Agbada Nenwe community in Aninri Local Government Area of Enugu State was recently in the news after a viral video showed people believed to be from the community escorting some herders suspected to be Fulani, and a large number of cattle out of the place.
According to PUNCH: The police and Miyetti Allah Cattle Breeders Association of Nigeria in the South-East have denied the video, saying such a thing never happened there, but Saturday PUNCH investigation has shown that the video originated from the community.
Contrary to the police report denying that some herders and their cows were driven out of Agbada Nenwe by members of the community, some members of the community, who spoke to our correspondent when he visited the community during the week, confirmed that they actually drove the herders with their cattle away from their community. According to them, the herders and their cattle were allegedly driven to the community from other adjoining communities, although, they did not mention such other communities.
Some of those who spoke to Saturday PUNCH ascertained the veracity of the online video showing youths of the community chasing herders and their cattle out of the community, and also justified their action. However, it appeared that members of the community had been advised to be silent on the incident, but some of them recounted what they had lost in the hand of Fulani herders in the last four years.
They took our correspondent to hectares of land that were claimed to have been abandoned and uncultivated because of the activities of herders in the community, as they said they wouldn’t want them to return to torment the community again.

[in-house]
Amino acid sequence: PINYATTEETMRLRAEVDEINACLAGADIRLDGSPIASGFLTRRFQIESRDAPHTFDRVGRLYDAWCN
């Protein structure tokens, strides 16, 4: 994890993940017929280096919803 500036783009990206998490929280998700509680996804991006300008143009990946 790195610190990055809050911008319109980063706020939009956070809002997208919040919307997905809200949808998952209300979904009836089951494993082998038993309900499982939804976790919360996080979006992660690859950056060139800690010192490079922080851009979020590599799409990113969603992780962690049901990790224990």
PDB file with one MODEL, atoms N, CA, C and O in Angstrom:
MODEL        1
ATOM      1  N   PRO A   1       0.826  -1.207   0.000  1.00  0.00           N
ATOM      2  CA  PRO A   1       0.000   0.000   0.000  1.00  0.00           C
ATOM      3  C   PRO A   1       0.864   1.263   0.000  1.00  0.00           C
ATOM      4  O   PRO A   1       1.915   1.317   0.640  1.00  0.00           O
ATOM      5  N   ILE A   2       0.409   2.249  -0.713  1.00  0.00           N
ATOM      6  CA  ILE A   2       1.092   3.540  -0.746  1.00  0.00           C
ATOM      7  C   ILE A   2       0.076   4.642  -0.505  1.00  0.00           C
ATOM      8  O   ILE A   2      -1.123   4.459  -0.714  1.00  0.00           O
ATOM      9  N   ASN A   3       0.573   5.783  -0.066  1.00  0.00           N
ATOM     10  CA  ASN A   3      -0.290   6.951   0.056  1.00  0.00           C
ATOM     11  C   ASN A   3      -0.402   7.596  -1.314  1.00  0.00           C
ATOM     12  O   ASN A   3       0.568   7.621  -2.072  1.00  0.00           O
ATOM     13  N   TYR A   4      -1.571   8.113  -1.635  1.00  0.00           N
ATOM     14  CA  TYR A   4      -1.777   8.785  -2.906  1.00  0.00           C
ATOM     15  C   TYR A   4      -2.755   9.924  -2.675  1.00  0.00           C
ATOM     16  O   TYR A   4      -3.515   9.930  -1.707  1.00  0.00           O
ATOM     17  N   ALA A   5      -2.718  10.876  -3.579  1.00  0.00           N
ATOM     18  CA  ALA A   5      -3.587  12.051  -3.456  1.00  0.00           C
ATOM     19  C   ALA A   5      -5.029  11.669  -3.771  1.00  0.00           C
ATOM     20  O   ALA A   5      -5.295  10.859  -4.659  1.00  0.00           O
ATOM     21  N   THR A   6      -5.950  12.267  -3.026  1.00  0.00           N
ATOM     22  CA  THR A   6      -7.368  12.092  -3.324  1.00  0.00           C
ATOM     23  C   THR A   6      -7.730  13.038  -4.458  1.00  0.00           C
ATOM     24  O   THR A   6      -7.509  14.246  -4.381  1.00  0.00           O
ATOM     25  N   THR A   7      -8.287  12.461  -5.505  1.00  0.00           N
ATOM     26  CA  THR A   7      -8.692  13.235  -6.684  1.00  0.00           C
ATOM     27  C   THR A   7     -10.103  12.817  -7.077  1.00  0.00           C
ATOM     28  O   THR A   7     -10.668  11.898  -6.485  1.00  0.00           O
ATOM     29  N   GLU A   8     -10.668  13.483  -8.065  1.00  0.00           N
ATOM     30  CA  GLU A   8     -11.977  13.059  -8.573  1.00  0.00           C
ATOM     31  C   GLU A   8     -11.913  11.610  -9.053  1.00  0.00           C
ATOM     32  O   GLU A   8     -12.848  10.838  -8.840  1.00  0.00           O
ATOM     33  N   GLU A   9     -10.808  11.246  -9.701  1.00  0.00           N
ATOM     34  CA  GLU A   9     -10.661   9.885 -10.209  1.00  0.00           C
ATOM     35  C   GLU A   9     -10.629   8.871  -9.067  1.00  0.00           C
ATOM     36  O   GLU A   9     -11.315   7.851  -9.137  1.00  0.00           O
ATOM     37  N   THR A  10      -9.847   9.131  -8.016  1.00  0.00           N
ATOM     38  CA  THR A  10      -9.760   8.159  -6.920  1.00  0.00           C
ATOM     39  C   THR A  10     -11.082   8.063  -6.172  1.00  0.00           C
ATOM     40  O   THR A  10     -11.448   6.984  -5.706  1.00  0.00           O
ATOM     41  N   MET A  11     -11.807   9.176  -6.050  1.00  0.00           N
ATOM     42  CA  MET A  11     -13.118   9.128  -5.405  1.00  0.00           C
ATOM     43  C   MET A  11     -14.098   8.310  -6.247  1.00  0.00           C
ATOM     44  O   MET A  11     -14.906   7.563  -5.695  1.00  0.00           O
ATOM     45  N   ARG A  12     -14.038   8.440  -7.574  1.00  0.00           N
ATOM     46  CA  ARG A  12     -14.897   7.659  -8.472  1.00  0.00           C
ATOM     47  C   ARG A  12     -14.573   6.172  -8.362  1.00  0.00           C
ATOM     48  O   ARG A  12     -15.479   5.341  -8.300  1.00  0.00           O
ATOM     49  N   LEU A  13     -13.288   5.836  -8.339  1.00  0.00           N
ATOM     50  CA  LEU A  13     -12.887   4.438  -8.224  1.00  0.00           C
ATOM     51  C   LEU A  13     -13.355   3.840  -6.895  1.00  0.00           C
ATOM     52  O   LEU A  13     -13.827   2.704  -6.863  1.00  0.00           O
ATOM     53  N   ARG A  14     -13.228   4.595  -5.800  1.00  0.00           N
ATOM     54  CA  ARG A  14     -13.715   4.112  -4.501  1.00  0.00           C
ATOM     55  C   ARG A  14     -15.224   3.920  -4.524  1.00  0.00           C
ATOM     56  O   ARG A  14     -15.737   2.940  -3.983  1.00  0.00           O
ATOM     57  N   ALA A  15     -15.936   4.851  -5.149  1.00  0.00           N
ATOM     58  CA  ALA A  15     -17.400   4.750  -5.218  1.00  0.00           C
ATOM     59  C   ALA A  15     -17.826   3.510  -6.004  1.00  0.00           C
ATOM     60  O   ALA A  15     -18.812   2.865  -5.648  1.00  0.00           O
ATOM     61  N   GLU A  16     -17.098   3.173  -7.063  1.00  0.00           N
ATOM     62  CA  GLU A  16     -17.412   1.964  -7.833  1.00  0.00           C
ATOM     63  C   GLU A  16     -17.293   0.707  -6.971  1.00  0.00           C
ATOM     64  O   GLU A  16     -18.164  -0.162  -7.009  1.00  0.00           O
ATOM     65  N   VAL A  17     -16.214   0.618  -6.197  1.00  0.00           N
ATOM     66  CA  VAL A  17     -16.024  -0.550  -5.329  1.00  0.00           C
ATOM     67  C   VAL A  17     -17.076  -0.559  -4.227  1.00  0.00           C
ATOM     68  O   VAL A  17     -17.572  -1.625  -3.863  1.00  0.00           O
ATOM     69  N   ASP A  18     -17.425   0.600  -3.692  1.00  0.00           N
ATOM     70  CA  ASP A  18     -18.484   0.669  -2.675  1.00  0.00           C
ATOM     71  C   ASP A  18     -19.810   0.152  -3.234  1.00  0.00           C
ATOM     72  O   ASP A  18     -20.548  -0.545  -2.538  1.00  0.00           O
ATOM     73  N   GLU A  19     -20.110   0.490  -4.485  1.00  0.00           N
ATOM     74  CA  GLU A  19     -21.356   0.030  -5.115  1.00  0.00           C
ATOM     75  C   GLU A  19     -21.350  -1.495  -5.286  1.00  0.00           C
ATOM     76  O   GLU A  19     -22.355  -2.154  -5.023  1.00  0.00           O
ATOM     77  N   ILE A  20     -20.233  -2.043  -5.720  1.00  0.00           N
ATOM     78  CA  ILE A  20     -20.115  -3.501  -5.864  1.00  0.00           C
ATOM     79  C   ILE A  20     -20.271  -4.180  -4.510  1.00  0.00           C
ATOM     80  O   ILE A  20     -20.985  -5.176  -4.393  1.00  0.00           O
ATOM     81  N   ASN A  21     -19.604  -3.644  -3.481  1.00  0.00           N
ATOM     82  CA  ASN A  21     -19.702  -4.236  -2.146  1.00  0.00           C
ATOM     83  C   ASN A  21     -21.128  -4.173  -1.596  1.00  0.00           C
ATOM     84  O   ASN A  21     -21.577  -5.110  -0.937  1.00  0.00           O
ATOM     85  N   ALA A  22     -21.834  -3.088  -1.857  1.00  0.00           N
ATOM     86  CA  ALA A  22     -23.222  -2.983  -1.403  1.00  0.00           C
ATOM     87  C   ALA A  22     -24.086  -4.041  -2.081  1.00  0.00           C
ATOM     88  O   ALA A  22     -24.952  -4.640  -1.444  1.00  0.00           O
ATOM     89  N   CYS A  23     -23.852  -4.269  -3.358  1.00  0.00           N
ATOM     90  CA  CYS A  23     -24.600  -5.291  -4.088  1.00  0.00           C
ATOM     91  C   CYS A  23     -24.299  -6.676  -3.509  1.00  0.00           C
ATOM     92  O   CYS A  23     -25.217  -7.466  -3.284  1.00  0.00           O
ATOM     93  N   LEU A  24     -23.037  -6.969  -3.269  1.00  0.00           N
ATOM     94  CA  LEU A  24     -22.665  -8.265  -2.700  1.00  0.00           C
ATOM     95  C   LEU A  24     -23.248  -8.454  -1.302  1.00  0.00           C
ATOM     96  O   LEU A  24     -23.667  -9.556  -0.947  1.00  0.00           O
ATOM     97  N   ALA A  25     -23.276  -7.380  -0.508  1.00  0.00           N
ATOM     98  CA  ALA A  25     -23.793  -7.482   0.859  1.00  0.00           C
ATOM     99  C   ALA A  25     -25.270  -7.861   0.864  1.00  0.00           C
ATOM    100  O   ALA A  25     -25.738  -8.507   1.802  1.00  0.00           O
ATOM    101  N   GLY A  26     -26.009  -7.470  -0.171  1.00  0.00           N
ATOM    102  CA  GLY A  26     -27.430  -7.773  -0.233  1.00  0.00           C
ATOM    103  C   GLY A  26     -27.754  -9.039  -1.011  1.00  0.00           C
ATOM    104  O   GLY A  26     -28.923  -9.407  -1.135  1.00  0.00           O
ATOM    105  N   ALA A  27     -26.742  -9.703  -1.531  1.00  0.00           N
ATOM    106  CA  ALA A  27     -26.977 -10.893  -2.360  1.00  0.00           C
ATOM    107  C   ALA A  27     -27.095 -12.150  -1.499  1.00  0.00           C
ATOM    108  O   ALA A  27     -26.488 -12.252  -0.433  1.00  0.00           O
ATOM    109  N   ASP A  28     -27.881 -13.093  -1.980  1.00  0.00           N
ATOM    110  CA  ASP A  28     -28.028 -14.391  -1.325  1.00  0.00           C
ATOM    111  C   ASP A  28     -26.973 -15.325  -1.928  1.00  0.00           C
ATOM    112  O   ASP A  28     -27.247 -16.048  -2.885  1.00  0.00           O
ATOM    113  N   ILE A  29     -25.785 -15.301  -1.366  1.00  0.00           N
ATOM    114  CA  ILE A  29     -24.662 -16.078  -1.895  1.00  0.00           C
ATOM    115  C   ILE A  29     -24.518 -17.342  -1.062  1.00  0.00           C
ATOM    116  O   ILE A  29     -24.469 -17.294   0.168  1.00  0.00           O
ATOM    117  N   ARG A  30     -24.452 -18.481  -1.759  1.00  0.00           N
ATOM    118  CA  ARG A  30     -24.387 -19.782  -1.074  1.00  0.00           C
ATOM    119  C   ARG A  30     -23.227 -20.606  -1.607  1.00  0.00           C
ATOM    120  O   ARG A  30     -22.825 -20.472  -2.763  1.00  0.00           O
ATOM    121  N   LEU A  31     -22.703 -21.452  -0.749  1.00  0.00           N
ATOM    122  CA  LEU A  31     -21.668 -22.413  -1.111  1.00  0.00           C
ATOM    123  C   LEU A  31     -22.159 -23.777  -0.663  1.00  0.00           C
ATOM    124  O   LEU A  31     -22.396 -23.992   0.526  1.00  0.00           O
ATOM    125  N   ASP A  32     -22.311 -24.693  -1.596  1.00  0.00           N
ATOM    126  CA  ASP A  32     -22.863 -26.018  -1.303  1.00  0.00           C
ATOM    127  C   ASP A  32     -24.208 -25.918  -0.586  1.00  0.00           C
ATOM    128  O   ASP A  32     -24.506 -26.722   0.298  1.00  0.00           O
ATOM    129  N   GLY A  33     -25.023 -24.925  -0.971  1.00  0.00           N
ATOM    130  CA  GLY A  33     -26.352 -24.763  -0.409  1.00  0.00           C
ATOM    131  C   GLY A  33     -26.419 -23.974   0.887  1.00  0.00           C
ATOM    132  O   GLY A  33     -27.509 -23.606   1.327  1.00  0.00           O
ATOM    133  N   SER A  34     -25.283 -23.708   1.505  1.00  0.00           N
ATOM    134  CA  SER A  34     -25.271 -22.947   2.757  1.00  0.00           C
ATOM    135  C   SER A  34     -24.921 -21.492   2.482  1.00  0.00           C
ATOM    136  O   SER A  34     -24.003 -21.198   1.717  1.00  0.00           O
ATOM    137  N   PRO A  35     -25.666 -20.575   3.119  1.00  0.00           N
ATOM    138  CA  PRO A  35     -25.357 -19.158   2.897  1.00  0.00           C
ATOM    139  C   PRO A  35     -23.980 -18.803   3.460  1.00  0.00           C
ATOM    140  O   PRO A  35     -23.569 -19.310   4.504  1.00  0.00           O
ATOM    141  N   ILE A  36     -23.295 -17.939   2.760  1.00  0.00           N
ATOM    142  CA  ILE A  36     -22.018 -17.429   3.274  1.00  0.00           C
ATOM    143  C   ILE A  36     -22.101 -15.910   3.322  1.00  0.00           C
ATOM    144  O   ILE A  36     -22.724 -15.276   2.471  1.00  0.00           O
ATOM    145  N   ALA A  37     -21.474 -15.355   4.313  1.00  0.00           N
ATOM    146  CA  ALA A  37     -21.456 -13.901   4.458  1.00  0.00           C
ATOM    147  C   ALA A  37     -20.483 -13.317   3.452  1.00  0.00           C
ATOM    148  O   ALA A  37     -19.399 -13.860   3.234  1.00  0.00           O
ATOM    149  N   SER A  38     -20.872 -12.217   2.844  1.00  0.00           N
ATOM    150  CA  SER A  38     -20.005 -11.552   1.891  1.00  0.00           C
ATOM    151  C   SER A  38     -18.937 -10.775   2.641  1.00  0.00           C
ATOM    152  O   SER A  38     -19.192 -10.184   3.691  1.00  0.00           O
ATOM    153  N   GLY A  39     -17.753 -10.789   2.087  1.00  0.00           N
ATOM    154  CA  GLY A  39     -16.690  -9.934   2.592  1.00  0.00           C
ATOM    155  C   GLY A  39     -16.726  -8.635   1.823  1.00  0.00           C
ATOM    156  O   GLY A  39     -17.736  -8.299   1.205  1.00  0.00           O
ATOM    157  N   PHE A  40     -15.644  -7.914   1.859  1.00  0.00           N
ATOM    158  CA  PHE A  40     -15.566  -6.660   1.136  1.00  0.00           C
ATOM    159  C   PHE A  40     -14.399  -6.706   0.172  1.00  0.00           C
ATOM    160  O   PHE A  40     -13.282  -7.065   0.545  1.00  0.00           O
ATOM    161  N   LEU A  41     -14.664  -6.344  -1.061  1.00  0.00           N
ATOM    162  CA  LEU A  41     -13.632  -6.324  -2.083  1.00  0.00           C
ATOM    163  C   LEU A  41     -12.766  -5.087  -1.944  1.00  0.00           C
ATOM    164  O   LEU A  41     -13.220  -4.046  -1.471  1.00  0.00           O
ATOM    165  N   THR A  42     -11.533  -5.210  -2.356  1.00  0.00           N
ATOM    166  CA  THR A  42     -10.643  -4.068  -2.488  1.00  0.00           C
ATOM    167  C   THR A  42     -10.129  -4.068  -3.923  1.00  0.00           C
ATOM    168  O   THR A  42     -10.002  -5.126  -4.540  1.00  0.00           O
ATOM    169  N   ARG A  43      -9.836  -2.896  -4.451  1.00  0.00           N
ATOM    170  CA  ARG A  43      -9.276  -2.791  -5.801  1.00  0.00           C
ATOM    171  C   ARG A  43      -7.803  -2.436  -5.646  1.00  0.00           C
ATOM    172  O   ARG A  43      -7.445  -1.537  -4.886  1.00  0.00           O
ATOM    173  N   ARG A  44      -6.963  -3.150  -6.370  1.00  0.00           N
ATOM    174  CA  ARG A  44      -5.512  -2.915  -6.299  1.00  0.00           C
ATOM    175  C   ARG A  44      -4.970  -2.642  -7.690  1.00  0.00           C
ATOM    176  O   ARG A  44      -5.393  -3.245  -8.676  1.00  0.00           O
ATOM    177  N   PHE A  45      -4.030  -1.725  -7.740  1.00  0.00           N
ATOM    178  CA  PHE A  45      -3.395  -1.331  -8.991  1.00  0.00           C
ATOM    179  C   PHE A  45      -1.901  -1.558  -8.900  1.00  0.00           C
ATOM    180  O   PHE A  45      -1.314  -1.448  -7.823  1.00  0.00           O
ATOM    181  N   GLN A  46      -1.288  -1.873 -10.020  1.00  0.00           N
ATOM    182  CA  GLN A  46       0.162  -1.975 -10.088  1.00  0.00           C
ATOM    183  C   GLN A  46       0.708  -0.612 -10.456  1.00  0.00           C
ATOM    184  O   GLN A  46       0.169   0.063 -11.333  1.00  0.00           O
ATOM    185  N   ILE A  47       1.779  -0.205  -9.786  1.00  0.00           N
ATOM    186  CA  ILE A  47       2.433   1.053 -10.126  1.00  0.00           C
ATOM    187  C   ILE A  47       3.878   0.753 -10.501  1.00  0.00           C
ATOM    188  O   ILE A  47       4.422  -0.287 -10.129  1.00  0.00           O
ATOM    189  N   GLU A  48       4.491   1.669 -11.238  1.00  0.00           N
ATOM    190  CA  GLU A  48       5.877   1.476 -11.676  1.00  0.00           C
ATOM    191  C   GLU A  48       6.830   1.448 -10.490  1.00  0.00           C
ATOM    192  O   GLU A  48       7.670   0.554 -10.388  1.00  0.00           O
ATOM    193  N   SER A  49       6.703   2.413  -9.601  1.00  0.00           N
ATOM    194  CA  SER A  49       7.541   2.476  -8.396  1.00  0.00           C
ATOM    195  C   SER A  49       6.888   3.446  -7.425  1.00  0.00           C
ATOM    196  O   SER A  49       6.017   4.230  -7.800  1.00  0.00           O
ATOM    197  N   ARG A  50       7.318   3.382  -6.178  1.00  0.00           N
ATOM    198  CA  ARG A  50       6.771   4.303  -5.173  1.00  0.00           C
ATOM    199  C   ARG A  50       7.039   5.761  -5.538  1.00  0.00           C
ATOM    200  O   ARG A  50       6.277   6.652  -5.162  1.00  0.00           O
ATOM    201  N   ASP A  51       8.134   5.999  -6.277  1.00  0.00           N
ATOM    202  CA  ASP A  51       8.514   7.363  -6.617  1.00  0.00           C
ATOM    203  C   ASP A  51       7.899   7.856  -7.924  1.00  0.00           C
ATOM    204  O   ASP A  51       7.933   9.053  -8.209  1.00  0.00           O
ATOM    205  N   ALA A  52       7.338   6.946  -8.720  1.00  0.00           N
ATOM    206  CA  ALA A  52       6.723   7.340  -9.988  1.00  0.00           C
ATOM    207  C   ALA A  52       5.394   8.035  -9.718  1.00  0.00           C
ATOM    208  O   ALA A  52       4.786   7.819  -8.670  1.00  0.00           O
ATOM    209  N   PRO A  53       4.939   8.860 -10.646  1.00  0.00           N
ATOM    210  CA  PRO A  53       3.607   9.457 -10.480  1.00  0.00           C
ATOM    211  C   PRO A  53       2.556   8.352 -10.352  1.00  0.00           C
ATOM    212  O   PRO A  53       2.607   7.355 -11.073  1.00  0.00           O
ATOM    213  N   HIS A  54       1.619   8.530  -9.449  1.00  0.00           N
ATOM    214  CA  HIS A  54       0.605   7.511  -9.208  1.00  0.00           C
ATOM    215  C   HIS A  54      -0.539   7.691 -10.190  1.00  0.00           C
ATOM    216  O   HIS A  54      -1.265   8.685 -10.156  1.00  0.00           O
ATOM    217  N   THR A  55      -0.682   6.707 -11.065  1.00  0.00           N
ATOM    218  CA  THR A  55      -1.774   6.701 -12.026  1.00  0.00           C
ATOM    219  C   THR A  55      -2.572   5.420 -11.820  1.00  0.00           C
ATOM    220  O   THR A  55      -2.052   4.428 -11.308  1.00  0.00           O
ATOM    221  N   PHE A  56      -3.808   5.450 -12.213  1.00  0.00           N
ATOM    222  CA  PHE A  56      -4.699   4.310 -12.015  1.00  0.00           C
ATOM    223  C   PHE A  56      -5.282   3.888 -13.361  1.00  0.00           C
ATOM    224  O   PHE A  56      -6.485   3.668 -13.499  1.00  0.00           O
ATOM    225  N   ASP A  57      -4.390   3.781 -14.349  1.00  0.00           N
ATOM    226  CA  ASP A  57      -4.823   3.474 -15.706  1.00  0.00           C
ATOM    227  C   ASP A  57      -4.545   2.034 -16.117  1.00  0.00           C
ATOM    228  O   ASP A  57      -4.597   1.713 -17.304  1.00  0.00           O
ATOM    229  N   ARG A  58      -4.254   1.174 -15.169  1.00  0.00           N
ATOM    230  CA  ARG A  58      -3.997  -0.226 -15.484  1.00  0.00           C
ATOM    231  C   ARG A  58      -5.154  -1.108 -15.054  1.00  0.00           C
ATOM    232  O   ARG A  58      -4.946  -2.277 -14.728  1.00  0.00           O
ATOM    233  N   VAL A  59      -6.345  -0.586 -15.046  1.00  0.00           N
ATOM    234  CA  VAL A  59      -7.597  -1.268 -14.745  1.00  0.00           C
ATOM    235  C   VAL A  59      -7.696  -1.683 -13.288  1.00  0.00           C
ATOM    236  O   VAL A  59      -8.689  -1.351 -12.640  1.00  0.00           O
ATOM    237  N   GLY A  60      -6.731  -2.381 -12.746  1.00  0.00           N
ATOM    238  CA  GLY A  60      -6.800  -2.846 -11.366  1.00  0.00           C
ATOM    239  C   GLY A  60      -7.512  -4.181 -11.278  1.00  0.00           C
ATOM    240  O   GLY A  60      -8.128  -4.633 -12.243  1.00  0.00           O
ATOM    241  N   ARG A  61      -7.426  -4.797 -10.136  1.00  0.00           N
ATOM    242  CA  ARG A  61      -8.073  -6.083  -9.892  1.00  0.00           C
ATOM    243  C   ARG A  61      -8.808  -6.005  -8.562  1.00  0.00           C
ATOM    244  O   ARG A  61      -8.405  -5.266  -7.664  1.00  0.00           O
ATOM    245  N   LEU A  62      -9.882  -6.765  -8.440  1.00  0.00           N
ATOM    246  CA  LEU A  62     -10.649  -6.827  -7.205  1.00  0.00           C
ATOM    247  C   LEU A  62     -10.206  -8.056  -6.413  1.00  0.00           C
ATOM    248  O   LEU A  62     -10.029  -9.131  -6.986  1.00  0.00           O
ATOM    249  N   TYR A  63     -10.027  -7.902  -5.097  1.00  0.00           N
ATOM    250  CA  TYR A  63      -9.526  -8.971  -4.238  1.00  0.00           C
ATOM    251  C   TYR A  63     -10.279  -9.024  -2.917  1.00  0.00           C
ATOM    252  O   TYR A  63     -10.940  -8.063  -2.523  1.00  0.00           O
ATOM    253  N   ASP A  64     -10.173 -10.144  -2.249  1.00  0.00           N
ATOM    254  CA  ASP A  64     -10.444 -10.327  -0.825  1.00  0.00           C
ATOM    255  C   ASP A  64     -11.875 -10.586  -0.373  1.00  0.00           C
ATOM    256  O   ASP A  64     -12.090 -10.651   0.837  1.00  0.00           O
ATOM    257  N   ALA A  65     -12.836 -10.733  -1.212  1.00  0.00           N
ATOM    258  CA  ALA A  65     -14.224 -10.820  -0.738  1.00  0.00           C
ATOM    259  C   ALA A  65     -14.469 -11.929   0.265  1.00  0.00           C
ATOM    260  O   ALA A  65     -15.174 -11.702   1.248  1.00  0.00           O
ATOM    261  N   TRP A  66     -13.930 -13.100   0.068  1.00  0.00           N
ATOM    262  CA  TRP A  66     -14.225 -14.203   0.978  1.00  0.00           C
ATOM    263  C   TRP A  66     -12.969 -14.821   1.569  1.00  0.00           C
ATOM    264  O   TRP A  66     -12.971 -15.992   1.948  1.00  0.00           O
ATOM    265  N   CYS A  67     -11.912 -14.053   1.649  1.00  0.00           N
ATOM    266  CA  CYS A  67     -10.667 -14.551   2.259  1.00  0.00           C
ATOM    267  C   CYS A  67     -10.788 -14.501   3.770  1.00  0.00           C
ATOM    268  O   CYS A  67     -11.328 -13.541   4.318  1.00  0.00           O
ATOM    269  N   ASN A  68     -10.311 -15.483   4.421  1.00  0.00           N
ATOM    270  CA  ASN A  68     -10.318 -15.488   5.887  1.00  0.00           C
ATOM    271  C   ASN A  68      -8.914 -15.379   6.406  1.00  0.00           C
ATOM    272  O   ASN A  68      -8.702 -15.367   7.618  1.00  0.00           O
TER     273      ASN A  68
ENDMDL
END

They claimed that the herders owed the community N10.9m worth of crops their cattle had destroyed in various farms there.
The state police command had in a statement by its Public Relations Officer in the state, Ebere Amaraizu, a Superintendent, dismissed as false the report and online video showing herders and hundreds of cows being asked to leave the host community.
The police had in its statement said, “the Nigeria Police Force wishes to inform members of the public that its attention has been drawn to information in existence that a large herd of cattle and some herders were escorted peacefully out of Nenwe, Aninri community of Enugu State on 29/6/19 by youths believed to be from Agbada Nenwe and further wish to update members of the public who may have been misinformed with the state of things.
“On receipt of this information, the state Commissioner of Police directed for an investigation into the alleged development and that following preliminary enquiry conducted, it was revealed that such situation never existed and that it was only the movement of cattle and herders from Cross River State through Uburu in Ohaozara Local Government Area of Ebonyi State and a neighbouring town for grazing.
“That the herders and their cattle were on transit and had got nothing to do with escorting out of herders and cattle out of the said community.
“That the said piece of information in circulation is viewed to be the handiwork of mischief makers who want to brew rancour, cause panic and fear and also sow seeds of acrimony as well as instigate violence.”
It further stated that the command had commenced investigation to arrest those spreading the “mischievous information” so that they could be brought to justice.
Toeing the same narrative, the state governor, Mr Ifeanyi Ugwuanyi, denied that such incident happened as he appealed for peaceful coexistence between cattle breeders and members of their host communities in the state.
The governor, who visited the Agbada Nenwe on Monday, had while addressing a joint meeting of members of the community and their Fulani counterparts, described the state as peaceful and a home for all.
Igwe Francis Imo, traditional ruler of the community, however, described what happened on June 29, 2019 as a ‘spontaneous incident’ that did not amount to chasing herders from the community.
“What you saw was a spontaneous reaction and not that Fulani people were driven out of Agbada Nenwe,” he said.
On his part, the Zonal Chairman of Miyetti Allah Cattle Breeders Association of Nigeria, Alhaji Gidado Siddiki, described the clip as misleading and inciting.